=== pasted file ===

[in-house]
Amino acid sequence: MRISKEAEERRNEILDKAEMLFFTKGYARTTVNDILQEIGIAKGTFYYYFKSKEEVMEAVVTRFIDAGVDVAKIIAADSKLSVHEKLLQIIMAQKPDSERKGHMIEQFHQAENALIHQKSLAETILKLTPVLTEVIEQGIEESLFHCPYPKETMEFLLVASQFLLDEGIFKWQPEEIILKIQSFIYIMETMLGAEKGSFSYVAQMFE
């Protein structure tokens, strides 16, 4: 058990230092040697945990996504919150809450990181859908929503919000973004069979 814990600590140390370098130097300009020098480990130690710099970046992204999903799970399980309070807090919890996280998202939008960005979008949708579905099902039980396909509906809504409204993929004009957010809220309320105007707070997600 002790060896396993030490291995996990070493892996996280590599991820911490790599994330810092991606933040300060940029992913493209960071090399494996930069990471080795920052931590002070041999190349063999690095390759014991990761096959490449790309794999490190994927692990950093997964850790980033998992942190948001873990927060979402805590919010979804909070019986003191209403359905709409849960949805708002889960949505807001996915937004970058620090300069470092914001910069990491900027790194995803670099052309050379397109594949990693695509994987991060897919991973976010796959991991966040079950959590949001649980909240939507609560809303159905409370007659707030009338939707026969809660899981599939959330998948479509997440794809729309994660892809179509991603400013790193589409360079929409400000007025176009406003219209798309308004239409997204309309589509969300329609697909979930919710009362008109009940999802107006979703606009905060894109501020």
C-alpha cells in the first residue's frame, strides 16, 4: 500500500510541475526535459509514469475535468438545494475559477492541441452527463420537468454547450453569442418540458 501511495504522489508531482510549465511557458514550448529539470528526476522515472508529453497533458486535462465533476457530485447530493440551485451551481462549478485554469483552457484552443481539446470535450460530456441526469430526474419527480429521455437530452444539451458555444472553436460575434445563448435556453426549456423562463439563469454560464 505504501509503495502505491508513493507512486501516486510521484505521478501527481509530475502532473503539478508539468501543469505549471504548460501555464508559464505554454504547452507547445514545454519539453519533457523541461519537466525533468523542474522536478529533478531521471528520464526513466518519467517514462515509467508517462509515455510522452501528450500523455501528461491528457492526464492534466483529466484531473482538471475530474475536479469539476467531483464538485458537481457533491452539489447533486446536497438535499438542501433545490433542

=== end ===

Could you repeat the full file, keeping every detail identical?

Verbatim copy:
[in-house]
Amino acid sequence: MRISKEAEERRNEILDKAEMLFFTKGYARTTVNDILQEIGIAKGTFYYYFKSKEEVMEAVVTRFIDAGVDVAKIIAADSKLSVHEKLLQIIMAQKPDSERKGHMIEQFHQAENALIHQKSLAETILKLTPVLTEVIEQGIEESLFHCPYPKETMEFLLVASQFLLDEGIFKWQPEEIILKIQSFIYIMETMLGAEKGSFSYVAQMFE
């Protein structure tokens, strides 16, 4: 058990230092040697945990996504919150809450990181859908929503919000973004069979 814990600590140390370098130097300009020098480990130690710099970046992204999903799970399980309070807090919890996280998202939008960005979008949708579905099902039980396909509906809504409204993929004009957010809220309320105007707070997600 002790060896396993030490291995996990070493892996996280590599991820911490790599994330810092991606933040300060940029992913493209960071090399494996930069990471080795920052931590002070041999190349063999690095390759014991990761096959490449790309794999490190994927692990950093997964850790980033998992942190948001873990927060979402805590919010979804909070019986003191209403359905709409849960949805708002889960949505807001996915937004970058620090300069470092914001910069990491900027790194995803670099052309050379397109594949990693695509994987991060897919991973976010796959991991966040079950959590949001649980909240939507609560809303159905409370007659707030009338939707026969809660899981599939959330998948479509997440794809729309994660892809179509991603400013790193589409360079929409400000007025176009406003219209798309308004239409997204309309589509969300329609697909979930919710009362008109009940999802107006979703606009905060894109501020």
C-alpha cells in the first residue's frame, strides 16, 4: 500500500510541475526535459509514469475535468438545494475559477492541441452527463420537468454547450453569442418540458 501511495504522489508531482510549465511557458514550448529539470528526476522515472508529453497533458486535462465533476457530485447530493440551485451551481462549478485554469483552457484552443481539446470535450460530456441526469430526474419527480429521455437530452444539451458555444472553436460575434445563448435556453426549456423562463439563469454560464 505504501509503495502505491508513493507512486501516486510521484505521478501527481509530475502532473503539478508539468501543469505549471504548460501555464508559464505554454504547452507547445514545454519539453519533457523541461519537466525533468523542474522536478529533478531521471528520464526513466518519467517514462515509467508517462509515455510522452501528450500523455501528461491528457492526464492534466483529466484531473482538471475530474475536479469539476467531483464538485458537481457533491452539489447533486446536497438535499438542501433545490433542